We are taking our savvy to school! Young people are not only our heirs to the and the challenges we leave them, they are influencers and activists of today. These kids care passionately for sea otters and our school visit program offers them new ways to appreciate sea otters and tools to be sea otter savvy community members. Learn more about our youth program by clicking the link in our profile. #kidpower
Remember to respect all wildlife. Harry the Sea Otter Savvy beagle knows not to chase sea or shorebirds. Take a sandpiper POV: just minding your business foraging for sandcrabs and suddenly a giant predator comes charging after you! Scary! Be Seabird and Shorebird Savvy and respect beach closures that protect their nesting and roosting areas. #seabirdprotectionnetwork#seabirds#shorebirds
Yesterday we visited Otto in his territory in Morro Bay. In May, a lethargic and disoriented adult male was brought to @themarinemammalcenter and diagnosed with domoic acid toxicity. Domoic acid is produced by the marine alga Pseudo-nitzschia australis, which accumulates in some of the prey sea otters (and humans) consume, like clams and crabs. This toxin attacks the brain causing lethargy, seizures, and potentially, death. Little is known about how it affects sea otters. Given the name "Otto", he was treated, given color-coded flipper tags, and outfitted with a radio transmitter and state-of-the-art life history tag to help researchers better understand this condition. Released back to Morro Bay in September, he seems to have taken up residence as a territorial male. Thanks for posing for us, you handsome Otto, you!
The community of Morro Bay rallied to save this otter. One person with a gun took her away. Got info? Report to CalTIP 888-334-2258. Let's bring this killer to justice! Read more about this story of a town's journey to change its heart in the link in our profile. Photo by Mike Harris, CDFW of sea otter 741 (center) in the wild after her rehabilitation. #wildlifecrime
Community involvement is the key: Sea Otter Savvy takes a shift monitoring the behavior of a sea otter that has become trapped on the wrong side of a road by tide-regulated flood gates. The volunteers on call for monitoring come from the local neighborhood, Elkhorn Slough Reserve, Moss Landing Marine Labs, Monterey Bay Aquarium, and staff from US Fish and Wildlife Service and CA Department of Fish and Wildlife. Our data will hopefully help us to better understand sea otter behavior near roadways with a goal of creating safer corridors. The fencing, installed by Monterey County Public Works, prevents crossing attempts at the riskiest places. Sea otters are part of the Moss Landing community, and it will take a community to protect them. #ittakesavillage#wildlifecorridors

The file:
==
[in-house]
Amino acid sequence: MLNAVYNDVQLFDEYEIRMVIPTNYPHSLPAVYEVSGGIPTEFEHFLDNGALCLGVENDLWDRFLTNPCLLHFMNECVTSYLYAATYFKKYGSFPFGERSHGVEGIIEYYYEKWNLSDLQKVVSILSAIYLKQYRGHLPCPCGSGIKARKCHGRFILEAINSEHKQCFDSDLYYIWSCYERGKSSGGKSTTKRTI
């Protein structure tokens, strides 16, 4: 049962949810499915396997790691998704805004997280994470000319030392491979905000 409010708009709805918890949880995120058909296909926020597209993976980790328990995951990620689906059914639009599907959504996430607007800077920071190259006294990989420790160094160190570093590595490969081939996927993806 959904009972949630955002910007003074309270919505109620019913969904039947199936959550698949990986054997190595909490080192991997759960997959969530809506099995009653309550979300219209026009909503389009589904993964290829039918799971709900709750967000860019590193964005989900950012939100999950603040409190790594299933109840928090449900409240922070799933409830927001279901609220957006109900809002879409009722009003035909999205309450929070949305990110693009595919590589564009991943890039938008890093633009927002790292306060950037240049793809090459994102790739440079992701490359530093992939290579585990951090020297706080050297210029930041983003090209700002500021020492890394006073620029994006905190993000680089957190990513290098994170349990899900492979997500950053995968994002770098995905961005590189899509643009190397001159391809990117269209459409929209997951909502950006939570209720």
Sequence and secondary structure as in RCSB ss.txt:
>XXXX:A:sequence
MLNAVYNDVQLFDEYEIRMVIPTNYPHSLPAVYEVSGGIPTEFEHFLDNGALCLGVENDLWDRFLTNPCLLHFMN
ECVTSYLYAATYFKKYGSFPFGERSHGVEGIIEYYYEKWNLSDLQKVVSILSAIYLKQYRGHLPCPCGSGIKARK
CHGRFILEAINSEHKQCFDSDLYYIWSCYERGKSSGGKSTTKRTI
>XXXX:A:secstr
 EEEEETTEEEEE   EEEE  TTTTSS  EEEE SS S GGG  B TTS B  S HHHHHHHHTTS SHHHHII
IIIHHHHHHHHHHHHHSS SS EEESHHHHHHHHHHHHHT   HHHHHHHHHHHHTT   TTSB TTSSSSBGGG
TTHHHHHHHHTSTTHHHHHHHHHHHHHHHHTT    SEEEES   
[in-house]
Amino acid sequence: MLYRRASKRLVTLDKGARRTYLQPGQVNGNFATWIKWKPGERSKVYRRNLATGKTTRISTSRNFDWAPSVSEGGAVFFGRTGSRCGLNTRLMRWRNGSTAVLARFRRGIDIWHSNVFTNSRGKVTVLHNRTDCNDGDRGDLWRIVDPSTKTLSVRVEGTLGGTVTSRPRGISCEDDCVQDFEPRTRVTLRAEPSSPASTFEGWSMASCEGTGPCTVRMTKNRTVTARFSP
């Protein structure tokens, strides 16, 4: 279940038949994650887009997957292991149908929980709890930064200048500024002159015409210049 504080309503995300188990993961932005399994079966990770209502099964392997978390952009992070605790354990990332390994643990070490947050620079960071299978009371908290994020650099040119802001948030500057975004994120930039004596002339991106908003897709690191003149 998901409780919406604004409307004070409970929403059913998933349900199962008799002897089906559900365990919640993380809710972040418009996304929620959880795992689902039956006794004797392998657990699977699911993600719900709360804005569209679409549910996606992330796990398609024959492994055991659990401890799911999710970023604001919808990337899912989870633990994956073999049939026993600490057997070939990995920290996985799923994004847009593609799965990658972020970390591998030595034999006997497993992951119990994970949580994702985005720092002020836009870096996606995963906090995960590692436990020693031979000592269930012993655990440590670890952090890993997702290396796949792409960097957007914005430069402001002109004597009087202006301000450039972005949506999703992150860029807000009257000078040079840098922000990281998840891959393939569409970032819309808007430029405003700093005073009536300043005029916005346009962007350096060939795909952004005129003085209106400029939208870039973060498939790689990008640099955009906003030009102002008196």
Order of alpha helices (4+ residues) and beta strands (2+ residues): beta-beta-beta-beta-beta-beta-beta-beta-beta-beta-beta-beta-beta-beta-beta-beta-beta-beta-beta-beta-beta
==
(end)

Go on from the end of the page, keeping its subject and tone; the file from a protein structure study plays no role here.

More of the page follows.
The Sea Otter Savvy citizen science team records ALL KINDS of activities that might cause disturbance to sea otters. Human cannonball was not on our list...until now. The otters alerted and readjusted themselves a bit, but fortunately did not dive or swim away. We encourage consideration for wildlife in all your recreation activities. #questionabledecisions
Sea otters are especially vulnerable to oil spills in large part because of their reliance on unsoiled fur for insulation, frequent grooming during which they ingest oil, and large proportion of time spent on the sea surface where oil initially accumulates. Today I worked with sea otter biologist Michelle Staedler of @montereybayaquarium to teach a workshop on wild sea otter "reconnaissance" to the dedicated people standing by to care for wildlife impacted by future oil spills. Hopefully we returned them to the world a bit more sea otter savvy. #oilapalooza2017
Young sea otters may learn what's good to eat and how to find it by watching their mothers or other sea otters. Sometimes they have to determine how edible something is by trial and error. This young sea otter spent some time trying to make a meal of a tough bat star before proclaiming it neither delicious or cooperative. #learningbydoing
I got to go browsing through the collection of the Morro Bay Museum today to look for sea otter prey examples for our school visit program. We found an impressive red abalone! #abalone#marineinverts#whatsinyourmuseum
Team Sea Otter Savvy #volunteerappreciation weekend, day 2: a calm, quiet cruise up Elkhorn Slough with @whispercharters. For the members of our SLO team, this was the first time ever seeing sea otters hauled out on shore!
Team Sea Otter Savvy #volunteerappreciation weekend, day 1: morning on the water with @blueoceanwhalewatch among six different species of cetaceans, followed up by a #behindthescenes tour @montereybayaquarium with sea otter uber-expert Michelle Staedler and sea otter husbandry staff Cecelia Azhderian. It was a day of wonder for a dedicated team of volunteers that give 100s of hours to help sea otters! Want to join the team? Send me a DM!